I was born in Warrington, at the time it was part of Lancashire eventually moving borders to become part of Cheshire in the late '70's. On the banks of the Mersey Warrington is 20 miles east of Liverpool and 20 miles west of Manchester. Right bang in the middle. Eventually the family moved to Lowton which again is almost equidistant from the two larger metropolis's of Scousers and Mancs. I went to primary and secondary school in Newton-Le-Willows (home to Rick Astley!) which is part of the borough of St Helens in Merseyside. Given these locations you can extrapolate the influence of soccer in the area and of course the four major clubs - Manchesters United and City, Liverpool and of course Everton. 

When I was born Everton won the league. I don't remember too much about that of course, but given The Beatles were also Number One ("From Me To You') maybe it was a glimpse of my eventual destiny. From 1964 - 1970 the other League Champions were Liverpool/United/Liverpool/United/City/Leeds/Everton. An indication (Leeds aside) that the Northwest was a true football stronghold. Add in 5 appearances in FA Cup Finals during that time also.

In 1970 when I was 7 Everton won the league again. I can distinctly remember one summer evening walking home from a kick about at a local pitch telling my young self that it was time to pick a team. I had friends that were Liverpool, United and City fans. I decided I was going to be a Blue. Actually, I was going to be a Blue because the final choice was between City and Everton.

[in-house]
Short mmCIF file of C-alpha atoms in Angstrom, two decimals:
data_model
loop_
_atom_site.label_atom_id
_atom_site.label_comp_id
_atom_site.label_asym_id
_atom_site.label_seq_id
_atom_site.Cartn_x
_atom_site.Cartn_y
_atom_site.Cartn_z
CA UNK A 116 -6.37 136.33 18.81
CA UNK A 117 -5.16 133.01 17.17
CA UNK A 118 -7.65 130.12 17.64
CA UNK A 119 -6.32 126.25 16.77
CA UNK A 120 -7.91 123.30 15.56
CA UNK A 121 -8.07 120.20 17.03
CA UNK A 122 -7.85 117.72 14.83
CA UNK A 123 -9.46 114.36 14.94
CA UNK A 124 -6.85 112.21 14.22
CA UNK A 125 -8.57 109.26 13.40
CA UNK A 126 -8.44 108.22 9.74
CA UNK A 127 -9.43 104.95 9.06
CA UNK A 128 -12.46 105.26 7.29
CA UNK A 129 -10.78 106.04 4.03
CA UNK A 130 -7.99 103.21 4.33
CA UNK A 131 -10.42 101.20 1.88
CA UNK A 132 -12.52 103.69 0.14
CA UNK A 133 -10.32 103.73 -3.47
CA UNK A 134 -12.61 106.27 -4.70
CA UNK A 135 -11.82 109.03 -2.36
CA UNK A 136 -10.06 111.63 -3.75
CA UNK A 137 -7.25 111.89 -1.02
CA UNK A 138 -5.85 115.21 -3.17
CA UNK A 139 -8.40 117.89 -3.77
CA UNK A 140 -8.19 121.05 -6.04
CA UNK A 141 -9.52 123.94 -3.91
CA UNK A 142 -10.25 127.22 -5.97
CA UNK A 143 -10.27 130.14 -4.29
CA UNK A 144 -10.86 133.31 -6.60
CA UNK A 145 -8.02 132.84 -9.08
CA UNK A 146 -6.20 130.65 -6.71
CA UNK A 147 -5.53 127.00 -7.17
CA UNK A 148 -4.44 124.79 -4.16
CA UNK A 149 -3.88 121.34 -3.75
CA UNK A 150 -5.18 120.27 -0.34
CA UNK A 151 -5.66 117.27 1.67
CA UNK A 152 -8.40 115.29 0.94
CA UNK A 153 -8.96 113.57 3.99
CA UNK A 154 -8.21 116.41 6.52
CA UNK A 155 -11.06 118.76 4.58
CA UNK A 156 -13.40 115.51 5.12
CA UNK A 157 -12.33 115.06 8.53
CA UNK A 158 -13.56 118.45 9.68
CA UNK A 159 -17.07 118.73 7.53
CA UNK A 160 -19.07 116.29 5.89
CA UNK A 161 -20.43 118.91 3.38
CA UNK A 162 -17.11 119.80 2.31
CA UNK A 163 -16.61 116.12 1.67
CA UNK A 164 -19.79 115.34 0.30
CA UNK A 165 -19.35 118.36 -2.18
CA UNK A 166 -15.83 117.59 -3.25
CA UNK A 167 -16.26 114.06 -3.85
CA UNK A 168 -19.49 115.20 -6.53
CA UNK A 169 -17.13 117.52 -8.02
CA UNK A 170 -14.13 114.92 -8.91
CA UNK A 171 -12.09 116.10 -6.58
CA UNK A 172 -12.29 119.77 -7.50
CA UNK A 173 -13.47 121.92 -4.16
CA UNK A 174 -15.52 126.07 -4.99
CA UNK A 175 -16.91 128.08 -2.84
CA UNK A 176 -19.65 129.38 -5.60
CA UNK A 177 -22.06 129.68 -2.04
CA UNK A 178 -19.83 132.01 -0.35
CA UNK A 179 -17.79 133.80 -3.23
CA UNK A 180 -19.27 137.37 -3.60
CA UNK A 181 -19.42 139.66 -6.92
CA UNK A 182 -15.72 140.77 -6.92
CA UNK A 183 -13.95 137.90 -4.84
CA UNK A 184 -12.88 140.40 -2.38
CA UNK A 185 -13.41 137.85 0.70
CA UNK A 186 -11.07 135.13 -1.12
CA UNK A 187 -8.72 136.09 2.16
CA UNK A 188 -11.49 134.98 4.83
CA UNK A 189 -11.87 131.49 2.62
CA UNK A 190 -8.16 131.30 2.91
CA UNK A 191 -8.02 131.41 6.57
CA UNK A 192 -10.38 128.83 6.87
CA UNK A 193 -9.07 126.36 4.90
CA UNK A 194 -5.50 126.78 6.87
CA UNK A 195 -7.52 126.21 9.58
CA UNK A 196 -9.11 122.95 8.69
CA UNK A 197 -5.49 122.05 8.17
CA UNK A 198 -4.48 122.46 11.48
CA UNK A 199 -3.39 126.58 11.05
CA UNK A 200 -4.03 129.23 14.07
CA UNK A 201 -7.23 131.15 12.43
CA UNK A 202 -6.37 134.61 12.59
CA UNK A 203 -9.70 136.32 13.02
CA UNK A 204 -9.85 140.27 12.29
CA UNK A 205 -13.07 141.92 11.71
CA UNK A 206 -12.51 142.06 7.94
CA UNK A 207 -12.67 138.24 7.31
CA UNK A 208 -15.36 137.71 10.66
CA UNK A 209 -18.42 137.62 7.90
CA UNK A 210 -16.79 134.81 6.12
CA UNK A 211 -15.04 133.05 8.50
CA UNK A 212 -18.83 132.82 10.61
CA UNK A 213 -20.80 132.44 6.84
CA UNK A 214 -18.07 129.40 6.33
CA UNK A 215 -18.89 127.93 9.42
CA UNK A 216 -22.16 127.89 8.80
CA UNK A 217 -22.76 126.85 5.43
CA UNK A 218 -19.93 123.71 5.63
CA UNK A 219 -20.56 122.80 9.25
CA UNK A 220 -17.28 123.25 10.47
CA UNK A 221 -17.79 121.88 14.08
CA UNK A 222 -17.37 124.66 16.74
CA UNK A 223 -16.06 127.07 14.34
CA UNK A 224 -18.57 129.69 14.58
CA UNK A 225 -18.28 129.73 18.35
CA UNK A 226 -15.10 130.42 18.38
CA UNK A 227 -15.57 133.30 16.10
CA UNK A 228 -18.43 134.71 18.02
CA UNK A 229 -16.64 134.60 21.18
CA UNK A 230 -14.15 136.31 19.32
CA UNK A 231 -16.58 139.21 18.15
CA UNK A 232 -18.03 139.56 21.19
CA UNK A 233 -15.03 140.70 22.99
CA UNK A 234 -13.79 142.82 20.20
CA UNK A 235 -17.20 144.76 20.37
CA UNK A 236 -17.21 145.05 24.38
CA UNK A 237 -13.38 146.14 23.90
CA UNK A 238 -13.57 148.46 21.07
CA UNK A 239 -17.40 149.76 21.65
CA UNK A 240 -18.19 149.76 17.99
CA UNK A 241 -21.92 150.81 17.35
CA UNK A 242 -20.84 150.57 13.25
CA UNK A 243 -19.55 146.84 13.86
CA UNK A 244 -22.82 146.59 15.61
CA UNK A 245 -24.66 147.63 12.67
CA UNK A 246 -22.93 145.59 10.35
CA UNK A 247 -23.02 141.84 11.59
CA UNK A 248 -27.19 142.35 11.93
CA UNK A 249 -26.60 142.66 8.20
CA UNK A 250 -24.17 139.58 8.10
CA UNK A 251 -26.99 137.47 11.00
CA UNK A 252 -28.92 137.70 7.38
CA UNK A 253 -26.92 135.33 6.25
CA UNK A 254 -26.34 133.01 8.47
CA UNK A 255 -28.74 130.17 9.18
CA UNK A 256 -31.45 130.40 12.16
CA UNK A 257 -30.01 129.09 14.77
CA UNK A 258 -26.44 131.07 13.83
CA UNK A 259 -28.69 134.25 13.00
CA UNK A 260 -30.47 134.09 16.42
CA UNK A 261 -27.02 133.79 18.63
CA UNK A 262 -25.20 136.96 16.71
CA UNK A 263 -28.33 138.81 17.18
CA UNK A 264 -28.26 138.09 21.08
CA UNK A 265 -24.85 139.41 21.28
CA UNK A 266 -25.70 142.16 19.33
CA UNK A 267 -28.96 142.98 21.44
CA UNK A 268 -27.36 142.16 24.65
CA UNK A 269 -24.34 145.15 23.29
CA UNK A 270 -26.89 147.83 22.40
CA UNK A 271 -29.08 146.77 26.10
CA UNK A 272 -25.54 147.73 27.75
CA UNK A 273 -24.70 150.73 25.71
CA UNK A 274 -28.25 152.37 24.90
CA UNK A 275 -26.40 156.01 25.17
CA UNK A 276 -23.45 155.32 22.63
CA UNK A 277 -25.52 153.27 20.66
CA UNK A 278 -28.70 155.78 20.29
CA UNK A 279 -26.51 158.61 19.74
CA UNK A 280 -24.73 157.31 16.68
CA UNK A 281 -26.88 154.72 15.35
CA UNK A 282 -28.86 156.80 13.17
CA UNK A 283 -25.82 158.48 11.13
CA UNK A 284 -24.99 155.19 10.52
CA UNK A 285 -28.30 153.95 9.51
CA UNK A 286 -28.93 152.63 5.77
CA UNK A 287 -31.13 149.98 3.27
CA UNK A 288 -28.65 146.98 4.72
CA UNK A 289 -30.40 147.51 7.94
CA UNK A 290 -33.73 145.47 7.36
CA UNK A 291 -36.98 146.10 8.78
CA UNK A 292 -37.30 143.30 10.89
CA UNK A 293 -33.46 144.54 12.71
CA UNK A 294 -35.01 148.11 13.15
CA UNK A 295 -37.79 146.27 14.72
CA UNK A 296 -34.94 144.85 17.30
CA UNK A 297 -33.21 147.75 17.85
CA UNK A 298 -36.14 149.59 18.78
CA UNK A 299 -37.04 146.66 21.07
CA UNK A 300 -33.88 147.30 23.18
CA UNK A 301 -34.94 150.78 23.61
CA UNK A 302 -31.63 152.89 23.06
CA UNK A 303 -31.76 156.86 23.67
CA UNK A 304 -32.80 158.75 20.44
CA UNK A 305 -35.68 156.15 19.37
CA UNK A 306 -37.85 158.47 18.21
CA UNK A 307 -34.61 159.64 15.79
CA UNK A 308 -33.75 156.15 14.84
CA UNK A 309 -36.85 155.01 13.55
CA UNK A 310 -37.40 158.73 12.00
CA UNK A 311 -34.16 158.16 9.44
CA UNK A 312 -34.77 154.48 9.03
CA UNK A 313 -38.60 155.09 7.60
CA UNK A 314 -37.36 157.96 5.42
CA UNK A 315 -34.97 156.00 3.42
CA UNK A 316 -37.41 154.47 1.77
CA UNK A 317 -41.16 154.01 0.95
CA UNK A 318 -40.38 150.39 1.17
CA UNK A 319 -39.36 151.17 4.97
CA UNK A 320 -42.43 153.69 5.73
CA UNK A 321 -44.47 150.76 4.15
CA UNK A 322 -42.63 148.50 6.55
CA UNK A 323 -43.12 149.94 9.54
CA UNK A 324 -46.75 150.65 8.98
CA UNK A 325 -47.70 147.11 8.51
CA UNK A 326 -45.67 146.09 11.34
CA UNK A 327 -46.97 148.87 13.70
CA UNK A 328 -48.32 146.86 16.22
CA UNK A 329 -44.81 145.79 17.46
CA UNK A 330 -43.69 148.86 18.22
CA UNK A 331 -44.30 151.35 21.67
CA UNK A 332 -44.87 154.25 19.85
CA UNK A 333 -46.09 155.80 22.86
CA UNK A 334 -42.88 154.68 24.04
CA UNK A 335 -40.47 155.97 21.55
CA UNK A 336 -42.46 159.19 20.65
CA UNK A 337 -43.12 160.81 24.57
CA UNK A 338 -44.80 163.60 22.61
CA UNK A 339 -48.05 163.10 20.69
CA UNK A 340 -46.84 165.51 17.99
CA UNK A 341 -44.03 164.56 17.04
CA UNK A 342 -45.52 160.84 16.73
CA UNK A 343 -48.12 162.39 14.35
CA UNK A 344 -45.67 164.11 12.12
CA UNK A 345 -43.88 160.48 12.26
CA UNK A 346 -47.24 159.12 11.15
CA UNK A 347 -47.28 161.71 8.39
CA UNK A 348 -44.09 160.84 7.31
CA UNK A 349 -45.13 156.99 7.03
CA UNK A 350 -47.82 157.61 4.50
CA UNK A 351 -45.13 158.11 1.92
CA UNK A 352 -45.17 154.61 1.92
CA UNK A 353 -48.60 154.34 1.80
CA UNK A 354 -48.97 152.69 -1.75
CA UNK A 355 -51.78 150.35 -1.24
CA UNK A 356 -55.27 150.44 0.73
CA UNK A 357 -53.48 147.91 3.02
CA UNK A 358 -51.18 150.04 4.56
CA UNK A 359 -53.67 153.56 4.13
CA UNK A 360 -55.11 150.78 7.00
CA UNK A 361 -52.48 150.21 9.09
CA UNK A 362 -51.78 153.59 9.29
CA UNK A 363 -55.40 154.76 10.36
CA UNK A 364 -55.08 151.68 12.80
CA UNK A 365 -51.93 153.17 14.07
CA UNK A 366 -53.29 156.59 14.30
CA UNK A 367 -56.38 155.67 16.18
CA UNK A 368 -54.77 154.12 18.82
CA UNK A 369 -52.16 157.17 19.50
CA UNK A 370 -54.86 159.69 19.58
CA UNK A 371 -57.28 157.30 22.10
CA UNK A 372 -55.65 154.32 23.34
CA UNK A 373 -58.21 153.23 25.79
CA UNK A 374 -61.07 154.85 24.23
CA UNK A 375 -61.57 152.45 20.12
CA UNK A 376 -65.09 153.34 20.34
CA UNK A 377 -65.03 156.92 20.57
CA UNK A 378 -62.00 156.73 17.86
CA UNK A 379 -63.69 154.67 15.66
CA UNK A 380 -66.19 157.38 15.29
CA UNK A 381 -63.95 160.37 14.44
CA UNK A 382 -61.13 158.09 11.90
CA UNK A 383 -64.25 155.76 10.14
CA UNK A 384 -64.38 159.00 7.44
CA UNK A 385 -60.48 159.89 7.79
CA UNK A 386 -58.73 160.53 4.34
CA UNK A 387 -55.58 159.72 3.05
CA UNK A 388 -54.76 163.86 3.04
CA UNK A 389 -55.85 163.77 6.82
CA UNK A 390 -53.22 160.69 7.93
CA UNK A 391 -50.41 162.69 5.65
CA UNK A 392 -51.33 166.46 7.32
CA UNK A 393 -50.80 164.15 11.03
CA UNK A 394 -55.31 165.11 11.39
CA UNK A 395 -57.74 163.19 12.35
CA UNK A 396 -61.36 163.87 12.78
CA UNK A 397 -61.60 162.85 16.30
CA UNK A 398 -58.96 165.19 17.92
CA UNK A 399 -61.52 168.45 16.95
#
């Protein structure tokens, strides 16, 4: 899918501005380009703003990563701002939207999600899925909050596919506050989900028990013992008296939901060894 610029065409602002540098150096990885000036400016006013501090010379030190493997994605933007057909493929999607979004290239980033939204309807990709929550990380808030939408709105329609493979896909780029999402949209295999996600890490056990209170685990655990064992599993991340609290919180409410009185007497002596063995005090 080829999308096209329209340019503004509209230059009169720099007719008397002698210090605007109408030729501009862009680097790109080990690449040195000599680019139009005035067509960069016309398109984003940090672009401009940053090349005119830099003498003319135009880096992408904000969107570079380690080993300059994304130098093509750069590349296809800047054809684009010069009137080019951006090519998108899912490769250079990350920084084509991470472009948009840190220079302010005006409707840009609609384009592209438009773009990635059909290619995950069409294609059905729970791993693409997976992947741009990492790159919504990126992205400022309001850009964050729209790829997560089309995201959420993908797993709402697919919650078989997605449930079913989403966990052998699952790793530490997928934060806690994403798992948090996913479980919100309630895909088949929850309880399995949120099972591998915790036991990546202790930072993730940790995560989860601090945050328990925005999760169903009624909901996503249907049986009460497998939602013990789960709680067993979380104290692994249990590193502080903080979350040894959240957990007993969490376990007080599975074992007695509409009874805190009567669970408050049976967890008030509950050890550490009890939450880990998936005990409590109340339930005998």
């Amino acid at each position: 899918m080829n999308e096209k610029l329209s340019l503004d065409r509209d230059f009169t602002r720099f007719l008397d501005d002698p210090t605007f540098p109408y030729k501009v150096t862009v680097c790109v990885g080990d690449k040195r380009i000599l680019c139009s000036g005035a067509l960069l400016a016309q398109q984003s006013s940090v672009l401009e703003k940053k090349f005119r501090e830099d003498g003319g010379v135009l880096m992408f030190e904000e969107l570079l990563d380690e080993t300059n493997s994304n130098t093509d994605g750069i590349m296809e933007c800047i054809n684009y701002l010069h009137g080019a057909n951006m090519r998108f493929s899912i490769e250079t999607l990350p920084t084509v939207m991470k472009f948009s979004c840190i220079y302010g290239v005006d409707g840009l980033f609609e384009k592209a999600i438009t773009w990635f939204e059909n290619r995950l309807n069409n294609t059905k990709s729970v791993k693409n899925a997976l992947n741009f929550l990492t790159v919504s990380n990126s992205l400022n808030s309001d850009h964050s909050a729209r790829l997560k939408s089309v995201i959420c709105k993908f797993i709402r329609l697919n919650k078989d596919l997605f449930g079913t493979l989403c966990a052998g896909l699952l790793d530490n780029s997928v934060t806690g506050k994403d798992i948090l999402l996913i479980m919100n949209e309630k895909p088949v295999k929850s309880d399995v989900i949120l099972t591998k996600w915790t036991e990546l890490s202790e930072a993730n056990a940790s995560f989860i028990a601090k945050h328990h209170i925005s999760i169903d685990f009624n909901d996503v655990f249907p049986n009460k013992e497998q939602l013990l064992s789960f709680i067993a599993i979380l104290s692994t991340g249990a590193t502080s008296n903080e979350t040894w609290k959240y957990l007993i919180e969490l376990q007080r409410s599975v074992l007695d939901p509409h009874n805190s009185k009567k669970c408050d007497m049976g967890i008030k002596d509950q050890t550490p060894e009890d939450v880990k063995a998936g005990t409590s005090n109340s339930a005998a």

To seal the deal I was on holidays in Ireland and my folks left me and my siblings with our grandmother and they went off for a weekend. When they came home they had brought me back a football kit. It was actually navy blue, but close enough. 

19th April 1975. Everton vs Sheffield United. My first game at Goodison Park. My Dad and a mad Blue neighbour John Carroll headed off to L4. Everton went 2-0 up, goals by Gary Jones and David Smallman. My idol Bob Latchford played that day. But, in a turn of events that has become more than a common occurrence for Evertonians, Sheffield fought back and won 2-3. Set the tone for the rest of footballing life. Tony Currie played for Sheffield that day, and he was one of the most wonderfully gifted footballers I ever saw. 

My love of all things Everton continued to grow, from my first ever pin up, Joe Royle, the dynamic duo of Bob Latchford & Duncan McKenzie, Mick Lyons, Dave Watson through to Duncan Ferguson. I've been able to tell Howard Kendall "thank you" for the wonderful years in the mid to late 80's when either Everton or Liverpool were Champions or cup winners. I was at the first ever all Merseyside Final, the League Cup in 1984 and I was at the next all Merseyside final the 1989 FA Cup Final (the 'Hillsborough' final). 

Its been an almost 50 year journey. Dreadful lows (although no relegations, just!) and a few significant highs. There's a saying that you're born an Evertonian, it's in your blood. You're picked, you're anointed. I'm too sure about any of that, all I CAN tell you is that it's certainly character building. There's only two points of reference that I have carried with me throughout my life, one is Bowie the other is Everton.

I'll hardly be changing allegiances anytime soon. I've had to stand by and watch Liverpools domination of Europe in the 70's and 80's. See United take the mantle through the 90's and 00's. In more recent times, watching City become a dominant force. I always say, if there are two queues for anything and I'm in one of them, join the other one.

Nil Satis Nisi Optimum baby. Never be satisfied by nothing but the best. That's rang hollow for nearly three decades. Maybe I'll see a last hurrah from the Toffee's in my lifetime yet. I won't be holding my breath.